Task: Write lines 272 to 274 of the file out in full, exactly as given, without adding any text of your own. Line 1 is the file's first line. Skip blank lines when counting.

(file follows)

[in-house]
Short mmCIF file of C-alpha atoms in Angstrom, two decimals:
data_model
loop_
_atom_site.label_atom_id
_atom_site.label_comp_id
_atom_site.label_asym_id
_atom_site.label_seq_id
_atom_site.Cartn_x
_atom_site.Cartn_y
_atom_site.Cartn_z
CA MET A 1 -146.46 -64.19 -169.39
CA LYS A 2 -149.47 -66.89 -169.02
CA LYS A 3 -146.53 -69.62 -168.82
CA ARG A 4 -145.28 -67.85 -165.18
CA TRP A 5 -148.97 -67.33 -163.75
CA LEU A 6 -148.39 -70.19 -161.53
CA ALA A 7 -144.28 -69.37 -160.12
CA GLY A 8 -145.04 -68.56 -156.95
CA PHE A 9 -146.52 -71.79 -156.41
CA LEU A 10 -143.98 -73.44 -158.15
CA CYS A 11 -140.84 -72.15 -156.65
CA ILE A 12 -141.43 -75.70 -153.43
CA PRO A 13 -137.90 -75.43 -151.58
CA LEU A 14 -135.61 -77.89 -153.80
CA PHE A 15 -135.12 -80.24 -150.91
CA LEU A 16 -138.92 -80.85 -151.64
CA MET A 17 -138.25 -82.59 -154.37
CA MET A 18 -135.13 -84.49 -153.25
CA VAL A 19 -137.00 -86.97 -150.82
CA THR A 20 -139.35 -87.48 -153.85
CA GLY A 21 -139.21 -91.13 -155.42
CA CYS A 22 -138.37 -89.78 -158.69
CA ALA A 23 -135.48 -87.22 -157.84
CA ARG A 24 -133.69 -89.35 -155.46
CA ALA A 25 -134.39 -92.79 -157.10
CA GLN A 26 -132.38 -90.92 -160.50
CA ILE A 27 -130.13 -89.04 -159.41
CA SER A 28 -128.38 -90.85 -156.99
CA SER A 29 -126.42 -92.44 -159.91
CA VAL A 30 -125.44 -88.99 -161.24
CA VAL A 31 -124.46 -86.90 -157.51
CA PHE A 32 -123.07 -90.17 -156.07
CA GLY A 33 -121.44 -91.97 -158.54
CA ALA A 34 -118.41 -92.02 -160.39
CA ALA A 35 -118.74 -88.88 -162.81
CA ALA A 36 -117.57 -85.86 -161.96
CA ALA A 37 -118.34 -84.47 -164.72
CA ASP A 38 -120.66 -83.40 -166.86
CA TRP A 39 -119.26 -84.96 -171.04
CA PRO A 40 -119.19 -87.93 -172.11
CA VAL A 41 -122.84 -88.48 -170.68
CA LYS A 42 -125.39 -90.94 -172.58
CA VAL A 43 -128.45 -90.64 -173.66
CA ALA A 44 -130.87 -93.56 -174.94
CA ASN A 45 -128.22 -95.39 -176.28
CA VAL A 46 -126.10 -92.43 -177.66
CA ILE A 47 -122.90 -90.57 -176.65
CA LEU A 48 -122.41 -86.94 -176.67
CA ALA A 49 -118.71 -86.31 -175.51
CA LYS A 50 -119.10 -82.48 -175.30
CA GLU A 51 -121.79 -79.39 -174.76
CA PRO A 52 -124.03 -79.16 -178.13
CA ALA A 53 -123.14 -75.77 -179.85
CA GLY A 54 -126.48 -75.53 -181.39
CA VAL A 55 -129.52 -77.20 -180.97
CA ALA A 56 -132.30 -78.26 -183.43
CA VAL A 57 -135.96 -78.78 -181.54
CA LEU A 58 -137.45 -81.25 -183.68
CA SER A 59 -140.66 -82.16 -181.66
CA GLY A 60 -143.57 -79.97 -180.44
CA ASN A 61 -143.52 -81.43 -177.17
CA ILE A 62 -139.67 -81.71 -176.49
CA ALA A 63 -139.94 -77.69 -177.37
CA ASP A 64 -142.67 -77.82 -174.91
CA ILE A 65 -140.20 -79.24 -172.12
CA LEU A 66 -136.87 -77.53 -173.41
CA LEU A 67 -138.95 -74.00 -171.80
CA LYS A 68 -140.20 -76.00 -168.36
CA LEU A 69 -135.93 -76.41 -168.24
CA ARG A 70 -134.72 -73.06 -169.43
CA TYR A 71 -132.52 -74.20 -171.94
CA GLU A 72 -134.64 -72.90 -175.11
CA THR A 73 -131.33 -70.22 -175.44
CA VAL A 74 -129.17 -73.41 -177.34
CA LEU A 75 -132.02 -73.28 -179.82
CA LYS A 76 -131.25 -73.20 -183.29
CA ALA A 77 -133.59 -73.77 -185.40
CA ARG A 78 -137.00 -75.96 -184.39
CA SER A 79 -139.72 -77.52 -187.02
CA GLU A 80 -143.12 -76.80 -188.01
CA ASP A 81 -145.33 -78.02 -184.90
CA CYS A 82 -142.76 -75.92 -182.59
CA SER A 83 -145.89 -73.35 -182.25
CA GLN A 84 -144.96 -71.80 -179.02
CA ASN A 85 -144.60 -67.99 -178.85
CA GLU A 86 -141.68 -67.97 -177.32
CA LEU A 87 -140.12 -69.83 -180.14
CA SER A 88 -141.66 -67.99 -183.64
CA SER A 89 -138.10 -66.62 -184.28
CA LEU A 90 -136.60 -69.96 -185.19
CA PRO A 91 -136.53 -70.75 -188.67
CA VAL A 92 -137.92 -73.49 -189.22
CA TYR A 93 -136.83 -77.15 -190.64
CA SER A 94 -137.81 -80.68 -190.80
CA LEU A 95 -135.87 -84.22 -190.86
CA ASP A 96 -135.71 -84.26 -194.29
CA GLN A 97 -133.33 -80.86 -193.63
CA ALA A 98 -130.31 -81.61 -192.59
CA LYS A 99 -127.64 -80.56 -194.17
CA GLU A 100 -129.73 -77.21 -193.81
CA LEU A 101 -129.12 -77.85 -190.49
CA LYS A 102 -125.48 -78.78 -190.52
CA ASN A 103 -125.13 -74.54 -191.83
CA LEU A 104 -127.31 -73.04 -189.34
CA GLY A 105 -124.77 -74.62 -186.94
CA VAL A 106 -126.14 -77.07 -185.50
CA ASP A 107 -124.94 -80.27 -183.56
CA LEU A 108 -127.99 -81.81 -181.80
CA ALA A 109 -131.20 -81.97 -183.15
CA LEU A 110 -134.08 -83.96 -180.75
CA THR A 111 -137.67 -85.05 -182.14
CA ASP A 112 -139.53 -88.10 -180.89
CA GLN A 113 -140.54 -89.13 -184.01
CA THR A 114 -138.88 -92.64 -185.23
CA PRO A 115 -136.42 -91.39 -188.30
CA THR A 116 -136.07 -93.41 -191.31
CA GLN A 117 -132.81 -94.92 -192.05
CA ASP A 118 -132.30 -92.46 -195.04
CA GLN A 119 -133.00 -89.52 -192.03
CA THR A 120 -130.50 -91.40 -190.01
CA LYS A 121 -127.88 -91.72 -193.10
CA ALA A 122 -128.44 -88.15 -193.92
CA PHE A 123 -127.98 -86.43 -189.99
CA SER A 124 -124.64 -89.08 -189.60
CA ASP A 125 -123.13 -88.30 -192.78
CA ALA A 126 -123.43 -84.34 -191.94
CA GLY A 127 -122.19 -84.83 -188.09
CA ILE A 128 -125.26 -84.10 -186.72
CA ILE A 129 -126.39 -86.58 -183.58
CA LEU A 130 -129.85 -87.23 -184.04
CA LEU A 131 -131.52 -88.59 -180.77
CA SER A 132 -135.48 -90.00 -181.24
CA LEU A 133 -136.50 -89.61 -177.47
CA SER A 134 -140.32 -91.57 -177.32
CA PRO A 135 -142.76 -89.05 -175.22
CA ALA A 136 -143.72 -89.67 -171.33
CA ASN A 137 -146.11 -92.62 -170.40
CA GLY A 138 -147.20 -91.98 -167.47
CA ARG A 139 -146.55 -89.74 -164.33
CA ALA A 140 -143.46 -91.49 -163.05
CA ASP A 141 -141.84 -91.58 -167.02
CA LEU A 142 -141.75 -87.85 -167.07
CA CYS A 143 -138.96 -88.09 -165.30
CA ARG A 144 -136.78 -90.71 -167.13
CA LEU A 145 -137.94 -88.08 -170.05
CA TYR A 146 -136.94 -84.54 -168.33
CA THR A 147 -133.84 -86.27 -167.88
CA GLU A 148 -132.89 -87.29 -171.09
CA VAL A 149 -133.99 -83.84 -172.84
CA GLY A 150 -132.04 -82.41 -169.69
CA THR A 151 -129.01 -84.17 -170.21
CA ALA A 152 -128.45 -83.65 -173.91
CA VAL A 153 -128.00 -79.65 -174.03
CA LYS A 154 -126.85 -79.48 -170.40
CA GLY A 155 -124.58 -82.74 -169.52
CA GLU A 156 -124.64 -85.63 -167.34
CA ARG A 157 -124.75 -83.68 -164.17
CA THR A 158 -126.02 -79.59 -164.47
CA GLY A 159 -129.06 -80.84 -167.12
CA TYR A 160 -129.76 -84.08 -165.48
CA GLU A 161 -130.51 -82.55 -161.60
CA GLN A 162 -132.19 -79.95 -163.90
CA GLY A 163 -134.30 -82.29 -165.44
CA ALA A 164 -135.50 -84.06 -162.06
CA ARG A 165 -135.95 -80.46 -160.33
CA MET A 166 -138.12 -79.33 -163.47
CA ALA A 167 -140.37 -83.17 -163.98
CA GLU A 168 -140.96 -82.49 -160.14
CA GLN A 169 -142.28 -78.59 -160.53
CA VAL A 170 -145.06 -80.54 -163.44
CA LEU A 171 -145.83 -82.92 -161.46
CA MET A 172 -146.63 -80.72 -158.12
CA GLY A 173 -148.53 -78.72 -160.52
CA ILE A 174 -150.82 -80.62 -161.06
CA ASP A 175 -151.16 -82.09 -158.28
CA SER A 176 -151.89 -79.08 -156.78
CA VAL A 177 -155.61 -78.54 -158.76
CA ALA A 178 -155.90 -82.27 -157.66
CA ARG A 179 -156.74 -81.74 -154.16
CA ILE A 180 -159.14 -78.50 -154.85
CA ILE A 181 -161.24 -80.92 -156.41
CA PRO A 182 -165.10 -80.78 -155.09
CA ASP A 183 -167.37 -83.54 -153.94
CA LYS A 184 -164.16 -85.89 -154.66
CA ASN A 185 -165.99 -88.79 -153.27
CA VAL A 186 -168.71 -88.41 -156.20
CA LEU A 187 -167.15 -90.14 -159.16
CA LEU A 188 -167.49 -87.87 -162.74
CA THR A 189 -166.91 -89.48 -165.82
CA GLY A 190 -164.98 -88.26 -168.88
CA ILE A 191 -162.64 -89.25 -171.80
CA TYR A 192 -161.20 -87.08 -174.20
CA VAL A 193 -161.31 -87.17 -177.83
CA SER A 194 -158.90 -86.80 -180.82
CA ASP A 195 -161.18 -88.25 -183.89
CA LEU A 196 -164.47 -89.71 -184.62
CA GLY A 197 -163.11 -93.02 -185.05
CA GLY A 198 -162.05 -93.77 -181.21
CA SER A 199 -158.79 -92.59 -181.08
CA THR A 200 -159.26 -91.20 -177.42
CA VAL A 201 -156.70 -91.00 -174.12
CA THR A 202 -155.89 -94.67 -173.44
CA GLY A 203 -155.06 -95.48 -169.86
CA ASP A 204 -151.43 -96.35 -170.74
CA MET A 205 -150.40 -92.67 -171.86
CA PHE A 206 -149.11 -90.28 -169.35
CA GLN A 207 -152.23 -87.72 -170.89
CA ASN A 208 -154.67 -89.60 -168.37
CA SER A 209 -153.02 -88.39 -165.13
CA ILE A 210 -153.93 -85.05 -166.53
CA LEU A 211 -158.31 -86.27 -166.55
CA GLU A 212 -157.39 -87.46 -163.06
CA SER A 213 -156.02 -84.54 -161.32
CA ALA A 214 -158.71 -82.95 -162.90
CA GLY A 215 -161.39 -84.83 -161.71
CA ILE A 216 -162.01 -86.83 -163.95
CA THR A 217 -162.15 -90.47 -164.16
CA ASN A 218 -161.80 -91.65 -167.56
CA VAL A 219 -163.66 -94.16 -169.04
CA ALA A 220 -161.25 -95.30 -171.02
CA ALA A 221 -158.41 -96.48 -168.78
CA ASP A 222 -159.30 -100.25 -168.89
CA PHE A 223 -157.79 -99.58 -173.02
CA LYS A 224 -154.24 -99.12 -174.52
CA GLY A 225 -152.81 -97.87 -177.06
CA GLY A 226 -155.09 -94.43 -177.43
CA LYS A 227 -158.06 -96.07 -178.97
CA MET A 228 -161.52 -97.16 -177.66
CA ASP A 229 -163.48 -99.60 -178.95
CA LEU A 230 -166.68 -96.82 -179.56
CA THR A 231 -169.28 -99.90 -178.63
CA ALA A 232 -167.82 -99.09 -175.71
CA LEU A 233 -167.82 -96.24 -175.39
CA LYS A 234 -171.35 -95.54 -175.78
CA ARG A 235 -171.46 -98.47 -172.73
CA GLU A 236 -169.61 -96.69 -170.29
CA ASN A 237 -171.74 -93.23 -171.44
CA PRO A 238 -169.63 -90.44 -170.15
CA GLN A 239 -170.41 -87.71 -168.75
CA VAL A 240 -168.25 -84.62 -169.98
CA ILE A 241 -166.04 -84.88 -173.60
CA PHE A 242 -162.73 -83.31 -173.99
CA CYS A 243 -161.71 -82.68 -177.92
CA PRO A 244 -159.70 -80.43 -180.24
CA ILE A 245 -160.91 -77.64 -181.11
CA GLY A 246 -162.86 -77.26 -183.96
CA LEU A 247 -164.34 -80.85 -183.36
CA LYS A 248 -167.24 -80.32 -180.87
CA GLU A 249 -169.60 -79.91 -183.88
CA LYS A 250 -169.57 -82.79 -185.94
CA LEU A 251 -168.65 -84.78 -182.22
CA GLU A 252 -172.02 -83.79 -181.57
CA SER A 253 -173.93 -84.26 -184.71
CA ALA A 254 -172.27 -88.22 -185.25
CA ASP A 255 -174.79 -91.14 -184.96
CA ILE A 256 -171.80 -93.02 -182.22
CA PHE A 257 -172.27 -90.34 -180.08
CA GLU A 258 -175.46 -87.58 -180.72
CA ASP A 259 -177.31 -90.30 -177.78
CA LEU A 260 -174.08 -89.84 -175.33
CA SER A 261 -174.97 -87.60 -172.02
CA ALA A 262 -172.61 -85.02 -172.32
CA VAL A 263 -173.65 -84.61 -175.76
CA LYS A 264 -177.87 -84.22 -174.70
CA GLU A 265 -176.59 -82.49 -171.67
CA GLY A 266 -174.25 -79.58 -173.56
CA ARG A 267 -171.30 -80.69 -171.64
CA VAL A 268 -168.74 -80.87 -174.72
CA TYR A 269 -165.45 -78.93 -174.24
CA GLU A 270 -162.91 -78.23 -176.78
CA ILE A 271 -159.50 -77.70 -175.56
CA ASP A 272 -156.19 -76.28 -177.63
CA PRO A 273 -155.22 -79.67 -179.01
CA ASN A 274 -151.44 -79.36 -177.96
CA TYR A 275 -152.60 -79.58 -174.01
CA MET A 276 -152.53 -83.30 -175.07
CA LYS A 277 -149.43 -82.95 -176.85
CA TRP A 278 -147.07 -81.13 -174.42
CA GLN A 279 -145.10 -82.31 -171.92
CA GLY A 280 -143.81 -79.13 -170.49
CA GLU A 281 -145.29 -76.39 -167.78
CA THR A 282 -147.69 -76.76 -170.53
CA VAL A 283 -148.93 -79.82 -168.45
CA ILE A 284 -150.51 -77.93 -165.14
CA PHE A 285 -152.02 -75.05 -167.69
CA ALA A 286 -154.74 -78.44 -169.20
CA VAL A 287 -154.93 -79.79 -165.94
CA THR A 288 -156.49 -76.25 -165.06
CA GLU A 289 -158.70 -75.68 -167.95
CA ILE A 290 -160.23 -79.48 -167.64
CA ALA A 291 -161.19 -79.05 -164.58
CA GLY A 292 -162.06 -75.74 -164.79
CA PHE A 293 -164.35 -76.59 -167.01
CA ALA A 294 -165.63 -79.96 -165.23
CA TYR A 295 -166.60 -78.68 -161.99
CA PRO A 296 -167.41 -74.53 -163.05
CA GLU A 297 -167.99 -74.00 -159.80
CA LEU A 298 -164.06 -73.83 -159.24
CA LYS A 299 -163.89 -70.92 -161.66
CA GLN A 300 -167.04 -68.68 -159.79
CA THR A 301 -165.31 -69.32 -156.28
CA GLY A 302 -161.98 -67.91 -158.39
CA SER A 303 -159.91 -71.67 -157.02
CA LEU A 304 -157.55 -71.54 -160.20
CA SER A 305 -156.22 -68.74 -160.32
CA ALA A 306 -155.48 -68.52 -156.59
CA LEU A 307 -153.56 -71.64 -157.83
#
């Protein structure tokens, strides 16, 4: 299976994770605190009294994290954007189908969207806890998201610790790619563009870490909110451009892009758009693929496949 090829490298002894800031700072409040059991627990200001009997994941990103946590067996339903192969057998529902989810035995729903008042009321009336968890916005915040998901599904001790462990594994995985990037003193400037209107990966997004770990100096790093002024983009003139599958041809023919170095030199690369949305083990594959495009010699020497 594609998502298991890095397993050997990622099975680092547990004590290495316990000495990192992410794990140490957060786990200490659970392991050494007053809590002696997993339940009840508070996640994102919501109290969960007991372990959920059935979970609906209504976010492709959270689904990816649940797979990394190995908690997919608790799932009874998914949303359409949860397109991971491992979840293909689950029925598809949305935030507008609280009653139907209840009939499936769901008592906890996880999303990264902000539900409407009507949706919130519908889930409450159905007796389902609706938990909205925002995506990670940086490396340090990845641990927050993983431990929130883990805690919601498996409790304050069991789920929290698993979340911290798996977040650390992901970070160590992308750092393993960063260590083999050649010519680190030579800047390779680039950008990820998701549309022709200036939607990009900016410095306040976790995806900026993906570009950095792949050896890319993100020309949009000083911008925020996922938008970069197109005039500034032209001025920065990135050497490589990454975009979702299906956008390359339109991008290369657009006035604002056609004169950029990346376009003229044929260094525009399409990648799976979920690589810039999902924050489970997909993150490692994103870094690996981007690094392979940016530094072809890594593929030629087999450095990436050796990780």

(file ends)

CA SER A 261 -174.97 -87.60 -172.02
CA ALA A 262 -172.61 -85.02 -172.32
CA VAL A 263 -173.65 -84.61 -175.76